WEST POINT, N.Y. – Angel Santiago rushed for 120 yards and three touchdowns and passed for another score, and Army opened its season with a 28-12 victory over Morgan State on Friday night.
With Santiago leading the way, Army scored the first three times it had the ball to gain a 21-0 lead as Morgan State repeatedly self-destructed, getting called for eight penalties for 60 yards in the first half alone.
In just his second career start, Santiago scored on runs of 33 and 4 yards and hit Chevaughn Lawrence for an 18-yard score and a 21-0 lead early in the second quarter.
Santiago, who was 4 of 8 passing for 101 yards, tacked on a 3-yard TD run early in the third quarter.
Army's Larry Dixon rushed for 107 yards on 12 carries to get off to a nice start in pursuit of his third straight 1,000-yard season.
Robert Council scored on a 1-yard run and hit Chris Flowers with a 22-yard TD pass in the third for Morgan State.
Council finished with 47 yards rushing and was 4 of 7 passing for 89 yards, and Lamont Brown III had 75 yards rushing on 19 carries for the Bears, who play at Division I's second level.
It was the first meeting between the teams.
Army, 2-10 last year, has to adjust this season to life without record-setting quarterback Trent Steelman, a four-year starter who set several academy records before graduating this year. Steelman is the only player in Army history to rush for over 2,000 yards and pass for more than 2,000 yards and holds the school record for rushing touchdowns with 45.
His replacement is off to a good start. Santiago, a 5-foot-11, 188-pound junior, scored on a pretty 33-yard run to cap Army's first possession of the game. He burst off left tackle and then cut back toward the middle to score untouched with 6:17 left in the first quarter.
Santiago served as the primary backup to Steelman for two seasons and had appeared in just six games in his Army career with one start when Steelman was hurt. Entering the game, he had rushed 53 times for 174 yards and a touchdown while completing 7 of 24 passes for 84 yards.
Santiago scored again late in the first after a nifty 38-yard run. A horse-collar tackle was called against Morgan State after the play, tacking on another 15 yards. Santiago gained 14 more yards on a keeper and scored from the 1 for a 14-0 lead.
Santiago finished the quarter with 96 yards rushing on just six carries and was 2 for 3 passing for 32 yards as Army coach Rich Ellerson was true to his word, promising more passes from the unit that ranked 120th in the nation last season.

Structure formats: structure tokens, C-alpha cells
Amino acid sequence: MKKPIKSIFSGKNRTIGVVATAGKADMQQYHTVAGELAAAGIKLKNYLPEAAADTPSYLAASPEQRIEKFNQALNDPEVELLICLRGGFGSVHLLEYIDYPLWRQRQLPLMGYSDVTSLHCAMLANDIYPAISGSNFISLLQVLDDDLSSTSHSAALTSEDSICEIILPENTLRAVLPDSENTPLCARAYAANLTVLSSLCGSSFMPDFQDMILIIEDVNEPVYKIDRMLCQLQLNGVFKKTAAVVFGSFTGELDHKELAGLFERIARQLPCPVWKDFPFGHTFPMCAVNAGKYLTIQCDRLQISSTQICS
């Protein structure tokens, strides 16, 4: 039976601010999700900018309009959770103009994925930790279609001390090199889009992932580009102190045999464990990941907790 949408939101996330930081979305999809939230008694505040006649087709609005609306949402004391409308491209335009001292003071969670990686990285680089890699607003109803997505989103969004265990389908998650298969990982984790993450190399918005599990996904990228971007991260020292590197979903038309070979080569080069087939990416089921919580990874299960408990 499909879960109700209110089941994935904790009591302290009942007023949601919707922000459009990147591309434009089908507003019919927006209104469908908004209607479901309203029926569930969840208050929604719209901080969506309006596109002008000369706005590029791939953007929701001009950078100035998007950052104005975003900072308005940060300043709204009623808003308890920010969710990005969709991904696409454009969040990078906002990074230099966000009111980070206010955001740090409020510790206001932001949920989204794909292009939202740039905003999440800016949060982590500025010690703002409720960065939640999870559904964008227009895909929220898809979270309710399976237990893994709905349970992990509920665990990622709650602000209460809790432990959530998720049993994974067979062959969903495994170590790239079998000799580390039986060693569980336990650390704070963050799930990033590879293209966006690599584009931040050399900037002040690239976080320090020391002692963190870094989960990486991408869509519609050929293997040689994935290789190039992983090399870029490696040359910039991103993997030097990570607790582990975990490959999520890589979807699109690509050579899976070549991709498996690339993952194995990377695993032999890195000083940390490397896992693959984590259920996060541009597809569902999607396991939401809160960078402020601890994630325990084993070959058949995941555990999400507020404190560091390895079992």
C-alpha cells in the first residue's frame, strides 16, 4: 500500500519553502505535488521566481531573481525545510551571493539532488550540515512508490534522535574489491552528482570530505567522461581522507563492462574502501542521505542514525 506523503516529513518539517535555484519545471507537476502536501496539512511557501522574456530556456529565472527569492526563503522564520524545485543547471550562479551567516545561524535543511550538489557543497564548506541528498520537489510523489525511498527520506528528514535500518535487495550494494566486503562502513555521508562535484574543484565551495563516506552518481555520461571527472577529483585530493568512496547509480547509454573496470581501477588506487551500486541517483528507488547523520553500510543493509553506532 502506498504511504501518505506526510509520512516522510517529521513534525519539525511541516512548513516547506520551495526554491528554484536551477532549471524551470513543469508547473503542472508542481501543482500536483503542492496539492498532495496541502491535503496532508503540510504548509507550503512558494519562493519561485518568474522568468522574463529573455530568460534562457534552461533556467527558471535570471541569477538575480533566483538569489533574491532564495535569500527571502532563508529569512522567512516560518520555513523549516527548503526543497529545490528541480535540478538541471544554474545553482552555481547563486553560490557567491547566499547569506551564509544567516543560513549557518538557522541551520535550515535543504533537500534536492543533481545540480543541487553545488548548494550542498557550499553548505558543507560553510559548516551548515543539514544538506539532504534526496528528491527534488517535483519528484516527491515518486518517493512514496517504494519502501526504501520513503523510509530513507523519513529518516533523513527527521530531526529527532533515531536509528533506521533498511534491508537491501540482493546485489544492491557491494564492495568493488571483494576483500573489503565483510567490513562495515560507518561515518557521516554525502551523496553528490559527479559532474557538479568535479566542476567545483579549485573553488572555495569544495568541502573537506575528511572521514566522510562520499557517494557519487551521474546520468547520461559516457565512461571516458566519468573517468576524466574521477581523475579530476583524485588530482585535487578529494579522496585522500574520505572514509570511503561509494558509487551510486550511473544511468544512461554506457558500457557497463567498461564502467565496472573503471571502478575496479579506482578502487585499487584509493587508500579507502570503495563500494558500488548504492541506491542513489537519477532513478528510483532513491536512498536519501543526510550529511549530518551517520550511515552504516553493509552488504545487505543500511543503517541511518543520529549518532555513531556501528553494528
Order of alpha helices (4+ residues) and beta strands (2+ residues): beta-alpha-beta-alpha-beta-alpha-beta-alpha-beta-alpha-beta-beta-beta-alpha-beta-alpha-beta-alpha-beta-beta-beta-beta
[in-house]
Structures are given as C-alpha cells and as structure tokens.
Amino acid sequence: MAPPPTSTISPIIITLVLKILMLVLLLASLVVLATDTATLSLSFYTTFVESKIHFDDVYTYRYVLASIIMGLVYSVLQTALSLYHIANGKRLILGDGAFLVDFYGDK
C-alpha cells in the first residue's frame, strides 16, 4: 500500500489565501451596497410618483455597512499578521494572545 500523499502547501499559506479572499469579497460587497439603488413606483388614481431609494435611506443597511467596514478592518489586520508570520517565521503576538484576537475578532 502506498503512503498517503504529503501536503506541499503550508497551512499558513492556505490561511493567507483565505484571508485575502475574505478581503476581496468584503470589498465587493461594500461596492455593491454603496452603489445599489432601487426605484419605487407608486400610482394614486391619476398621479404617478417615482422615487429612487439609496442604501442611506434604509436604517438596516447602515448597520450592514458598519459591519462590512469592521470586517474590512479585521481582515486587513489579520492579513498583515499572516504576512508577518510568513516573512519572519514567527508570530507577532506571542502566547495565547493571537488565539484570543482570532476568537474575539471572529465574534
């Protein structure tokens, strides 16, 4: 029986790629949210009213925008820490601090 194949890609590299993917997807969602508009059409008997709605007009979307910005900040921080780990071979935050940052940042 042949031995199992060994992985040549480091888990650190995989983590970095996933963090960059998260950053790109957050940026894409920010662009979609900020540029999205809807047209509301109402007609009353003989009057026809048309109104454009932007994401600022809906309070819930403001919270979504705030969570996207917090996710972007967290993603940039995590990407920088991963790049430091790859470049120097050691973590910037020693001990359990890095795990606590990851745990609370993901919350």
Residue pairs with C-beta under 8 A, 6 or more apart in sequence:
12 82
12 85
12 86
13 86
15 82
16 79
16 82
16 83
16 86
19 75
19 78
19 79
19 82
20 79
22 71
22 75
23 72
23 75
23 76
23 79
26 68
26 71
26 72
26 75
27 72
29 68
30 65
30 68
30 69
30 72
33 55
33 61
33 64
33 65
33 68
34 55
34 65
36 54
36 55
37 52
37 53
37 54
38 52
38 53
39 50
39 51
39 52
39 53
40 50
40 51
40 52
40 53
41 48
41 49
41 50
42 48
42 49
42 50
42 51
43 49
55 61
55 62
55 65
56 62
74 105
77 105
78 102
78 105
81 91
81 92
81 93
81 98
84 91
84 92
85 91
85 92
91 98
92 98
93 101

Morgan State was ineffective offensively in the opening half, thanks mainly to mistakes that repeatedly cost the Bears. Penalized seven times for 55 yards in the first 18 minutes of action, the Bears were forced to punt the first three times they had the ball.
Army took advantage of a botched punt to score again when Lawrence Forbes had to sidestep a big rush by Army's Lawrence Scott and was unable to get the kick away.
The Black Knights took over at the Morgan State 23, and after Raymond Maples gained 5 yards on the ground, Santiago hit Lawrence for a touchdown and a 21-0 lead early in the second.
It was the first career scoring pass for Santiago and the first career touchdown catch for Lawrence.
Morgan State finally got untracked and scored just before halftime, methodically driving 82 yards in 18 plays. Council keyed the surge with a 9-yard scramble on a third-and-13 play after yet another penalty and Brown followed with a 5-yard run for a critical first down.
Council's tough 1-yard run off left tackle put the Bears on the board with 2:50 left before halftime, but the extra-point conversion failed when the snap was low.
The Bears forced Army to punt on two straight possessions in the third and had a chance to rally and make it close. But Richard Glover nailed Council for a sack with a shoestring tackle on a third-and-6 play from the Army 32 and the Black Knights escaped.
Army held again midway through the fourth after punting again. Brown was stopped inches short on a fourth-and-2 play at the Army 33. Morgan State challenged the spot of the ball on the play, but the ruling on the field was upheld.